Sadly I wasn’t able to speak during the Finance Bill debate yesterday evening. Here is what I was going to say: 

Last year, it was right to spend unprecedented amounts of money on supporting businesses and workers through the pandemic. But when you face an unprecedented crisis, taking unprecedented action is nothing to boast about. And yet that’s exactly what this Chancellor has done – much to the anger of the 3 million people excluded from Government support.

Having failed his own test of leaving no one behind, he’s now failing the second important test of this crisis: how do we transform and reshape our economy to make it more resilient not only to future public health crises, but the approaching crisis of unemployment and the climate emergency? The Finance Bill suggests the Government’s answer is to repeat the mistakes of the previous ten years.

According to the OBR, investment is due to fall in the year 2023-24. By the end of this year, unemployment is set to reach 6.5% – that’s 2.2. million people. The OECD says it will reach 7%.

Rising unemployment means increasing downward pressure on wages – and that’s after pay has already stagnated for over a decade. The Chancellor’s freeze on public sector pay alongside a pitiful 1% pay-rise for NHS workers will continue that trend.

We should be completely clear: falling investment, rising unemployment, and stagnating wages are not inevitable; they are all the consequence of this Government’s policy and the measures set out in this Bill.

Those measures will guarantee a weak recovery – squeezing pay and pushing more low paid workers into income tax, while giving a ‘super-deduction’ to big businesses and delaying corporation tax rises.

Whatever the Chancellor says about unprecedented spending during the covid crisis, what he and the Prime Minster are proposing now is Austerity Mark II.

What we needed in the budget, and what we need in this legislation, isn’t more austerity: it’s a significant plan for investing in our economy – for creating jobs, renewing our infrastructure and greening our economy.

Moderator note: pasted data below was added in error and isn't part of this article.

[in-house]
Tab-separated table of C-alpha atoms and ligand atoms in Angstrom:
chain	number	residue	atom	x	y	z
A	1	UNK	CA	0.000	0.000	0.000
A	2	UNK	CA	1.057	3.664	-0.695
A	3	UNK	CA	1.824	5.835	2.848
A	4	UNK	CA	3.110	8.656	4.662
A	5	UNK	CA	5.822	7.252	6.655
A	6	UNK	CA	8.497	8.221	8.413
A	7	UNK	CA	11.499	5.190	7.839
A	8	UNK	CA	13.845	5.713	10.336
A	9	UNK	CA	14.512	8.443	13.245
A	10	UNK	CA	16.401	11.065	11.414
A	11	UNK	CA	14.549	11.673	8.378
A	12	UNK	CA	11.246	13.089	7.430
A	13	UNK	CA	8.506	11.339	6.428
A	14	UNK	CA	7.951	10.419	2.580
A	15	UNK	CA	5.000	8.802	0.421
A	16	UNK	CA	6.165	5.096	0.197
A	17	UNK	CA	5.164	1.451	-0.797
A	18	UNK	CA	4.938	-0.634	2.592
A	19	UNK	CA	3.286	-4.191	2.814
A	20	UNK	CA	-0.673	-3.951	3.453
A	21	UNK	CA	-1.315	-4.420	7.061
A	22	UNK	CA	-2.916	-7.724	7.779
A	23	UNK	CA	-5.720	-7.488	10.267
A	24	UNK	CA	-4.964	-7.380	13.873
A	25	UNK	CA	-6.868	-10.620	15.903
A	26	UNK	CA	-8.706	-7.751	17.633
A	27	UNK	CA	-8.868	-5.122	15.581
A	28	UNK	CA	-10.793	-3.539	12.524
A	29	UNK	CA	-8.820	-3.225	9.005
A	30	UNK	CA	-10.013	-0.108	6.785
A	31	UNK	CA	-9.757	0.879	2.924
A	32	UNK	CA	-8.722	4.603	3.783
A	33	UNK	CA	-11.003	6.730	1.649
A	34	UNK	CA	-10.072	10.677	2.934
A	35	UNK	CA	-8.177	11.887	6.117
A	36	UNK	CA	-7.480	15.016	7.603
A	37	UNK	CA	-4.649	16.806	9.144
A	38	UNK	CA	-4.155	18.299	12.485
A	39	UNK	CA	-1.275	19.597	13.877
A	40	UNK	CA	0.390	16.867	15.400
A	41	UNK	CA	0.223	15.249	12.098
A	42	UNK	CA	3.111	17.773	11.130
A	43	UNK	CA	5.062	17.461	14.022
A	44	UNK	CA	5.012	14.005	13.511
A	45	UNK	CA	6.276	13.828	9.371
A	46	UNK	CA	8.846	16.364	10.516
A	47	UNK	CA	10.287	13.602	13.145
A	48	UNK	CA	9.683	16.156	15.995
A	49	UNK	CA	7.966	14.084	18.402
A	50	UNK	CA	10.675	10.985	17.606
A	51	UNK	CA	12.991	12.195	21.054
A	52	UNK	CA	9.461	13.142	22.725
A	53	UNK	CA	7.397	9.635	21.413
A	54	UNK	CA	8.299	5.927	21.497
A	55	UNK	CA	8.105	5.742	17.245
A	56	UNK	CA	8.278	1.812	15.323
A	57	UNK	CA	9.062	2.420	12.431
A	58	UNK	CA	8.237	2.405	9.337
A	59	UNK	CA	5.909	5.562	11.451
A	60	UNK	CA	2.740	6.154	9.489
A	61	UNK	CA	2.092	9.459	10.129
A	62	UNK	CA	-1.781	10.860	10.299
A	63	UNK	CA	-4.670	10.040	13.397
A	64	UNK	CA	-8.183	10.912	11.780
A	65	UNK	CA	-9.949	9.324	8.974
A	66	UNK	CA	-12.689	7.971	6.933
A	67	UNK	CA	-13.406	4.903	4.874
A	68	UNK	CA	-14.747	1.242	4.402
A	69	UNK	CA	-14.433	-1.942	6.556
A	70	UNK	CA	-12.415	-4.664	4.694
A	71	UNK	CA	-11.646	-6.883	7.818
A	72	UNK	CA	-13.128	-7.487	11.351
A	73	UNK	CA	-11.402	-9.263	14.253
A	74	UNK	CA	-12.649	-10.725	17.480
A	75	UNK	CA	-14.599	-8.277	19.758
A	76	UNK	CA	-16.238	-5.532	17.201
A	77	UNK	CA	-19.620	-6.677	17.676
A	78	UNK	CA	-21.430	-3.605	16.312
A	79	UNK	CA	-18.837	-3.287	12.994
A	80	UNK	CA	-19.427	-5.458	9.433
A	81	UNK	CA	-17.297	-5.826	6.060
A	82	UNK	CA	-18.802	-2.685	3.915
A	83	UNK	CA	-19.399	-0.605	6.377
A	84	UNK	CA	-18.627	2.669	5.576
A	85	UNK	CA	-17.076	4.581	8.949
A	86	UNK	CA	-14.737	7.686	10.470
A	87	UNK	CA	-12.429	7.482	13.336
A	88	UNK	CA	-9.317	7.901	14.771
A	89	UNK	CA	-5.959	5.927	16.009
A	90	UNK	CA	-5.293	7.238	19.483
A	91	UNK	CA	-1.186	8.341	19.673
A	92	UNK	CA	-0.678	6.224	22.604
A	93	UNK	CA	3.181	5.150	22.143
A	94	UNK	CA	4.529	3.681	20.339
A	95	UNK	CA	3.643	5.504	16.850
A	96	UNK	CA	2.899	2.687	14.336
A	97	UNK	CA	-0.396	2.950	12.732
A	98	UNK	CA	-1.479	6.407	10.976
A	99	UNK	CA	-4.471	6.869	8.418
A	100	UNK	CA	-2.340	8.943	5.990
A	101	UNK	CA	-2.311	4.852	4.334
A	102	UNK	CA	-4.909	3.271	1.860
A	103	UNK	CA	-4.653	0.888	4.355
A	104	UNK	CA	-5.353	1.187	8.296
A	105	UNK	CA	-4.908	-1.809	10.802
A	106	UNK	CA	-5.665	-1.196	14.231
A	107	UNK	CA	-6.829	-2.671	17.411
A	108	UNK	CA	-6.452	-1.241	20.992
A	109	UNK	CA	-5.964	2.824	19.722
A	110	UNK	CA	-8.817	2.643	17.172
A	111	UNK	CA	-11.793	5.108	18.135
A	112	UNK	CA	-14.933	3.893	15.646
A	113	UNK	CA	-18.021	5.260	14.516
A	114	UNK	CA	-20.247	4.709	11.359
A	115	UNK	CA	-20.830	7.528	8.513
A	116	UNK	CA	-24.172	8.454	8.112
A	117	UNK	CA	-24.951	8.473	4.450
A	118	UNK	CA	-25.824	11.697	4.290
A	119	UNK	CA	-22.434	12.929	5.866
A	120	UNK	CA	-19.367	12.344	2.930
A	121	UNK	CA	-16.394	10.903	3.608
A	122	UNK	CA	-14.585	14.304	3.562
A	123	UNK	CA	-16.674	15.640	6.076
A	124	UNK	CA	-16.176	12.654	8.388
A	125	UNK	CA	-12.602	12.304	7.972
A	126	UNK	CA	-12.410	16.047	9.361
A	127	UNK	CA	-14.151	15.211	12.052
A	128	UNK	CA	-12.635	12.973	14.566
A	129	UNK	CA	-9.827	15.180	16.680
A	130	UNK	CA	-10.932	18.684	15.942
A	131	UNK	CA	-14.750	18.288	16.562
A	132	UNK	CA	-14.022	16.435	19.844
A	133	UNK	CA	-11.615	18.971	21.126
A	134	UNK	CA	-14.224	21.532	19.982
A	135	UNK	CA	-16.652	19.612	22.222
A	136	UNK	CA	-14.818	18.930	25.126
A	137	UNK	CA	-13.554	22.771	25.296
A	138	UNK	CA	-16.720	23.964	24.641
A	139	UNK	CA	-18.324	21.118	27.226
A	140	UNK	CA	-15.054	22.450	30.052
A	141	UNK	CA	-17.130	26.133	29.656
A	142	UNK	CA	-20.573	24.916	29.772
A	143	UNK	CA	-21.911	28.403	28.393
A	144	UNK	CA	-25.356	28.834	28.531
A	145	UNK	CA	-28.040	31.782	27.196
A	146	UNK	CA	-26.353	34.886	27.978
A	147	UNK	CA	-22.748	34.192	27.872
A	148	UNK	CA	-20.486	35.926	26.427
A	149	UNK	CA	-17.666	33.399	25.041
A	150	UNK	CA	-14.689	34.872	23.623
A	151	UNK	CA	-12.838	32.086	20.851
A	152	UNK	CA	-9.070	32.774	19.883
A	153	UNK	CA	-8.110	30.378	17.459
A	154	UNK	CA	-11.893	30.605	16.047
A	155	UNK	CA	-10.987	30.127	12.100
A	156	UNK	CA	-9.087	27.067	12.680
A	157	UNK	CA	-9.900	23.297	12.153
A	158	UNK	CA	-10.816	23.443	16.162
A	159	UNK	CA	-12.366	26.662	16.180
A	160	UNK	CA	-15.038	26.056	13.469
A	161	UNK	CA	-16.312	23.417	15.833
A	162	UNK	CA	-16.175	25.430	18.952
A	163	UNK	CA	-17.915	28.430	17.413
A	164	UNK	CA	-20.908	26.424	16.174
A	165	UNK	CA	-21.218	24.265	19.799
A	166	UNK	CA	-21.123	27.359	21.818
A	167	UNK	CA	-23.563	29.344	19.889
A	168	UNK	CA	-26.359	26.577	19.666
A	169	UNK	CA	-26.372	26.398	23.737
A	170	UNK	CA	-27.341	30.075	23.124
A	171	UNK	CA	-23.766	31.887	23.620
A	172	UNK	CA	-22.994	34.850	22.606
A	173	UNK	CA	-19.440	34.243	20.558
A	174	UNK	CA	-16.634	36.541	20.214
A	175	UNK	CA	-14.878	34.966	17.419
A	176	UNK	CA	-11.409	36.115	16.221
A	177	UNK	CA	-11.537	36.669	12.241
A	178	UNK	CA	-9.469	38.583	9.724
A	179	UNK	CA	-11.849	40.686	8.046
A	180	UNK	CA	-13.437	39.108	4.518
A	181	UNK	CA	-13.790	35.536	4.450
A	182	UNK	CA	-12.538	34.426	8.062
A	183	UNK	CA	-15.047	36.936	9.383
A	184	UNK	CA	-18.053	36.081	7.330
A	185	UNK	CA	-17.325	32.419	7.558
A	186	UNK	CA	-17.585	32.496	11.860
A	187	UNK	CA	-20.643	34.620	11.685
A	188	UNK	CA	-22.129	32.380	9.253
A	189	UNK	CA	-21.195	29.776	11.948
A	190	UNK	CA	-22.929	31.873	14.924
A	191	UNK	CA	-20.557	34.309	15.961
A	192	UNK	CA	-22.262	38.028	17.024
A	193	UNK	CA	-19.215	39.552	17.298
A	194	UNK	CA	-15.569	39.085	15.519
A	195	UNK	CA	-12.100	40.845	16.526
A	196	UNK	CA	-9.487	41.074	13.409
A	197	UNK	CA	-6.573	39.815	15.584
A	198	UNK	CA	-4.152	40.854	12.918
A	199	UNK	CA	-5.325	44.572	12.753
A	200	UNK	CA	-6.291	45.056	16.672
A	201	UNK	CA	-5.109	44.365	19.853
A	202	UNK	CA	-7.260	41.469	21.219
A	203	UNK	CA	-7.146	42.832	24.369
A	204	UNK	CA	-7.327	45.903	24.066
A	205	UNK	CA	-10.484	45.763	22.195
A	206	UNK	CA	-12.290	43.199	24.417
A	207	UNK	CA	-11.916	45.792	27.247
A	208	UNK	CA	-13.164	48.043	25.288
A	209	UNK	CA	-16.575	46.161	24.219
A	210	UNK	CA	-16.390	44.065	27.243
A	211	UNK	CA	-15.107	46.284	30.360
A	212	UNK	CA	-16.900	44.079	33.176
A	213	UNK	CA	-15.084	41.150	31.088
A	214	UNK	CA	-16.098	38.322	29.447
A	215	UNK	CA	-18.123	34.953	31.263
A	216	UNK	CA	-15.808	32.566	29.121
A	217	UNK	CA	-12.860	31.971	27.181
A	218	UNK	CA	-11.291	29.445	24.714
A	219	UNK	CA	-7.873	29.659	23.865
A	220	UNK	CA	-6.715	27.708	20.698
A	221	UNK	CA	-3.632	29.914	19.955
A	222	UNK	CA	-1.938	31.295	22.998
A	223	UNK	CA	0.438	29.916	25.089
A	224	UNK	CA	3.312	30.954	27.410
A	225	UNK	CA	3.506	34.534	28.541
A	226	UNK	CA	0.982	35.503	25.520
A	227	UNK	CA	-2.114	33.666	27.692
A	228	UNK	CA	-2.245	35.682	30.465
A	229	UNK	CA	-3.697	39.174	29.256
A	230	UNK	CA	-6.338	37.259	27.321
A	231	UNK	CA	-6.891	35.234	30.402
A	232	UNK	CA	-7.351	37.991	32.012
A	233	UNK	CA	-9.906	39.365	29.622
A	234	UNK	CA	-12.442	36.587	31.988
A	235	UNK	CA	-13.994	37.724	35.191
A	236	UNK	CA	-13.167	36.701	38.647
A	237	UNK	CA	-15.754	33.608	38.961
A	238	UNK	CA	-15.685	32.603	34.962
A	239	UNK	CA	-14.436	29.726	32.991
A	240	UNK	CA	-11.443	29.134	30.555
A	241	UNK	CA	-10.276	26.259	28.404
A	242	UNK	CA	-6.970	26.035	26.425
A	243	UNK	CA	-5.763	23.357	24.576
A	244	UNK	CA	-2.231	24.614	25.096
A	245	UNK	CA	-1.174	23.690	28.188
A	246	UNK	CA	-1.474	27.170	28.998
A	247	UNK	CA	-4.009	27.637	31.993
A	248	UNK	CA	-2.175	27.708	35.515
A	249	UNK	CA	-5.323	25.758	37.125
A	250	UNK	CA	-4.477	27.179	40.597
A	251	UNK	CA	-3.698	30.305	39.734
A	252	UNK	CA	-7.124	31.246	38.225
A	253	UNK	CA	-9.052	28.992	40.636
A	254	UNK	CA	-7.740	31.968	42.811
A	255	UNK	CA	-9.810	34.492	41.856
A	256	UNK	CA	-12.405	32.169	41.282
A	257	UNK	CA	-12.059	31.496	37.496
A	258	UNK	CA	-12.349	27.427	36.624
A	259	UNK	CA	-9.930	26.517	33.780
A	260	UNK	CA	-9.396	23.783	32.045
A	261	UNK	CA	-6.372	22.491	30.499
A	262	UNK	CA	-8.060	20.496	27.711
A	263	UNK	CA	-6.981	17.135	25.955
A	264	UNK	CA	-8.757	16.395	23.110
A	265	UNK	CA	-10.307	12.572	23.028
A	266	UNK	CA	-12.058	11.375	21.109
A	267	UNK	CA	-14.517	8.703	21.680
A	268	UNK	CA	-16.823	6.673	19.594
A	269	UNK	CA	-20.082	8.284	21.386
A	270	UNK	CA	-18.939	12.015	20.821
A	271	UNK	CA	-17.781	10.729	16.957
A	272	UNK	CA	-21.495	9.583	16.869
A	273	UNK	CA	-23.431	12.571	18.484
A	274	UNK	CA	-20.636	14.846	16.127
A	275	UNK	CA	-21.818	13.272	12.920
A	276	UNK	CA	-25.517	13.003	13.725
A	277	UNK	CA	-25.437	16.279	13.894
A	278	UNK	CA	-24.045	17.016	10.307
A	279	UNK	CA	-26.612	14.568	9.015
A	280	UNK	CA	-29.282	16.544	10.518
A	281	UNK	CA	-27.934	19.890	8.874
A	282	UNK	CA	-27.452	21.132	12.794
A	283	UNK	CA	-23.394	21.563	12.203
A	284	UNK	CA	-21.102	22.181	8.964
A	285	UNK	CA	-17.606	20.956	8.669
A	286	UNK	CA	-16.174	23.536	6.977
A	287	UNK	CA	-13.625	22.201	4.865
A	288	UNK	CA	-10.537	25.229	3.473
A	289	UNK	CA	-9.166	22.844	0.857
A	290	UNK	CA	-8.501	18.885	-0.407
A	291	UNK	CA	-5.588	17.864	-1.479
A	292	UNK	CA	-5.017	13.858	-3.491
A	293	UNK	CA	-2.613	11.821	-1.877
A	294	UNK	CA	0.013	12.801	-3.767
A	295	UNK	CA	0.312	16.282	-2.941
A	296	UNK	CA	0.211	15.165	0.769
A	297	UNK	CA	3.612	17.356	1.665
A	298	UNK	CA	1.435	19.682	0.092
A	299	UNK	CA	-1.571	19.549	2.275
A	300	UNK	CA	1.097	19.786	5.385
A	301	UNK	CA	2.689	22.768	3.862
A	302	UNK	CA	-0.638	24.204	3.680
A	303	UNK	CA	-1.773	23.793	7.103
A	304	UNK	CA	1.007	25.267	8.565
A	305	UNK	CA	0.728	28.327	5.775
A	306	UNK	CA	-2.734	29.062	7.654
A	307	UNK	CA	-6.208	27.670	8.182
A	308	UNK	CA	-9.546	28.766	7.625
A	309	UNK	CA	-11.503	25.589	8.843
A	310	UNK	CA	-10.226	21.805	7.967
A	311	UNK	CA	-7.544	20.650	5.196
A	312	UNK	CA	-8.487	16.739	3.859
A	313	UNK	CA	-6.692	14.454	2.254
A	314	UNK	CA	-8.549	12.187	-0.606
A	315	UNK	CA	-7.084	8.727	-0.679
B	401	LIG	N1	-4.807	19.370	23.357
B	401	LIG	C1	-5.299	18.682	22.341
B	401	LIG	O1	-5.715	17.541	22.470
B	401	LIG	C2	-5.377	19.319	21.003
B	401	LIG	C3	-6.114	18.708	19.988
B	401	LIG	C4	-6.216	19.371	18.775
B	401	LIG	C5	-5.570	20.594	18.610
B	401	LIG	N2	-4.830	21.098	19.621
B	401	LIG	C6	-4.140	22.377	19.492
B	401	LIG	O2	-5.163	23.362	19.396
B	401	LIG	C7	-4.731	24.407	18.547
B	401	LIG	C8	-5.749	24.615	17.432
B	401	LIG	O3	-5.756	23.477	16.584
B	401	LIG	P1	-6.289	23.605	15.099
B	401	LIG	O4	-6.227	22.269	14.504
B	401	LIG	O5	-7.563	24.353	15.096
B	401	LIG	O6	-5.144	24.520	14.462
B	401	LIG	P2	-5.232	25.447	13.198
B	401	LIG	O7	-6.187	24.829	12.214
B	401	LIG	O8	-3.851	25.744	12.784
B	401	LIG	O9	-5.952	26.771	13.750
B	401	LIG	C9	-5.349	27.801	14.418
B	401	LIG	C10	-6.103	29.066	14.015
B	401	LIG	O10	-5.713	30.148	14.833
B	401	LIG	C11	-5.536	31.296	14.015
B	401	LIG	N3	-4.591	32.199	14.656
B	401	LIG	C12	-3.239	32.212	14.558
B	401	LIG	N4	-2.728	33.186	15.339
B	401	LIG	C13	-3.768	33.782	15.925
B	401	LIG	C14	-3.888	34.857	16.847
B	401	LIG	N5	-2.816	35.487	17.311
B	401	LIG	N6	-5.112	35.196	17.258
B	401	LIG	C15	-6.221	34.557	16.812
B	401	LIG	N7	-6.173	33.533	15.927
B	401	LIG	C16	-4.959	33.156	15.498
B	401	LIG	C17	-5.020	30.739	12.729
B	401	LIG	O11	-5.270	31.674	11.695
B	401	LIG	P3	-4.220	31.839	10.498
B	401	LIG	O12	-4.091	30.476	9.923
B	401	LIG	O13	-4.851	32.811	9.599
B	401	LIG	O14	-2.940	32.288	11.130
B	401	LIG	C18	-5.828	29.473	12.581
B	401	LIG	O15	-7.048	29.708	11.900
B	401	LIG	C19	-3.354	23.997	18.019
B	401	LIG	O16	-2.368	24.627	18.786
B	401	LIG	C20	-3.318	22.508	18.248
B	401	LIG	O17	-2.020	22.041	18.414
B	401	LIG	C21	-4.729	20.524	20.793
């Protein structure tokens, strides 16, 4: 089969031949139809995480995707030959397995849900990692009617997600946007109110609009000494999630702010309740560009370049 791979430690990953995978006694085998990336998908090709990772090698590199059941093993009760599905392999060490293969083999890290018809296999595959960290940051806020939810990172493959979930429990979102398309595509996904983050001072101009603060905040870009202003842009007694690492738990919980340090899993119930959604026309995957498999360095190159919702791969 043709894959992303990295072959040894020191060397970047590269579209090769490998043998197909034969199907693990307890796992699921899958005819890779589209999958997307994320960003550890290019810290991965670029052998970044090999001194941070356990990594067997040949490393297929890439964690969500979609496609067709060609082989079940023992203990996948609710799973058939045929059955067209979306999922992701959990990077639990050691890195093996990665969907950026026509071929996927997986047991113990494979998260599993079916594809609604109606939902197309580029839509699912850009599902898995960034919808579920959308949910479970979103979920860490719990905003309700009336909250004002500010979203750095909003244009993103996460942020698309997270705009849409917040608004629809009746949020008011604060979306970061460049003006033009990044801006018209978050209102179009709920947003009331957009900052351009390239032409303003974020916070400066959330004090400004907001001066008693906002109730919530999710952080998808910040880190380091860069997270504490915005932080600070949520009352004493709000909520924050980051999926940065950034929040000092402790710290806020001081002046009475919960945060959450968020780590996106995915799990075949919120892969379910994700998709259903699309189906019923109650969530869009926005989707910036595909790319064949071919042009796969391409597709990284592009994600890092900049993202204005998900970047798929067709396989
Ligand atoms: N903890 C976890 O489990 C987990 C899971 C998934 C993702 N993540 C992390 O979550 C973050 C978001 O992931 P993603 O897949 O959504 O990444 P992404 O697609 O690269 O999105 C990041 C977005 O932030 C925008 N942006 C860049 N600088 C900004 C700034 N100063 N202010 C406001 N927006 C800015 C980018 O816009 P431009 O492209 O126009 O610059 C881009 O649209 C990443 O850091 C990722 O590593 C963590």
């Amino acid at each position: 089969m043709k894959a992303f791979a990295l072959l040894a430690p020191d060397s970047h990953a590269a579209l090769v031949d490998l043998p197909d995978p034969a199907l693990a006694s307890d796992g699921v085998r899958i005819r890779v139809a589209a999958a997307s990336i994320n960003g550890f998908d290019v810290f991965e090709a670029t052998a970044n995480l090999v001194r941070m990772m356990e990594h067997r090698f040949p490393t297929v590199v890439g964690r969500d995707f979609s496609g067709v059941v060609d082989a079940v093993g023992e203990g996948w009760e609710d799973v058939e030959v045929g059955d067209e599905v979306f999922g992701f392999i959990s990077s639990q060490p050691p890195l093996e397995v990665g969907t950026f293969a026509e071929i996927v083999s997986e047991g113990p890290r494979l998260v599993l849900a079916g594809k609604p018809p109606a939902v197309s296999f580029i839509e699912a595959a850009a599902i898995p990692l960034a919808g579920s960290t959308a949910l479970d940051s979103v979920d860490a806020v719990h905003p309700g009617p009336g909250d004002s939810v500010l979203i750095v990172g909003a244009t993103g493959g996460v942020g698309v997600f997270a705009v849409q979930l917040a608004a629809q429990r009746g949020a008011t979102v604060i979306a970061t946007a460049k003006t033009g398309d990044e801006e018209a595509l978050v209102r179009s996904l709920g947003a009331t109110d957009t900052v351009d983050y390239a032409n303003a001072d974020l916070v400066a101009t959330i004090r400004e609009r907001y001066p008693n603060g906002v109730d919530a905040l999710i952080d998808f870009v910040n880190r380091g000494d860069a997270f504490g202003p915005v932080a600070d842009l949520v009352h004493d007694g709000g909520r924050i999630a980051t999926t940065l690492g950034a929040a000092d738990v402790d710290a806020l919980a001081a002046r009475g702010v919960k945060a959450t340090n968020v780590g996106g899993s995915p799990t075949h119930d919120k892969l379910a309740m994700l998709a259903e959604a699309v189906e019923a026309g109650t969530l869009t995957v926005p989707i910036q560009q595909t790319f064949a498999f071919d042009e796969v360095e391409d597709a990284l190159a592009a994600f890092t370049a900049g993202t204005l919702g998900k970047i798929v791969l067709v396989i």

What we got were cuts to capital expenditure, continued cuts on day-to-day expenditure, and a measly £15bn for green-related investment; there was no plan for investment and nothing approaching a green industrial strategy.

We could’ve seen plans for a huge boost in investment in renewables. Ministers could’ve announced a massive increase in infrastructure spending on housing retrofit or public transport infrastructure. We could’ve seen measures to green our financial system or introduce penalties for providers who insure fossil fuels. There might have been plans to build and develop existing industry at home – such as steel – or green our food supply.

All of this would’ve been the strategic steer to get the economy moving, address the climate crisis and create the green jobs needed to avoid the looming unemployment crisis. Instead, the Government is promising us lower living standards and more unemployment.    

Ministers can attempt to steal Labour’s spots and talk about a ‘Green Industrial Revolution’, but they’re fooling no one. They won’t fool the people who took to the streets last year, campaigning for climate justice; they won’t fool the youth climate strikers, fighting for a climate-secure future; and they certainly won’t fool the people searching for a job at the end of this year – jobs that a real Green Industrial Revolution would provide.

And I think on some level they know that – that’s why they need to pass draconian legislation like the Policing, Crime, Sentencing and Courts Bill.

We don’t need renewed austerity; we need a Government that will drive a green transformation in our economy, advancing living standards as we tackle the climate emergency. Whatever the boasts of Ministers on the opposite benches, this Bill shows they’re unwilling and unable to do that.

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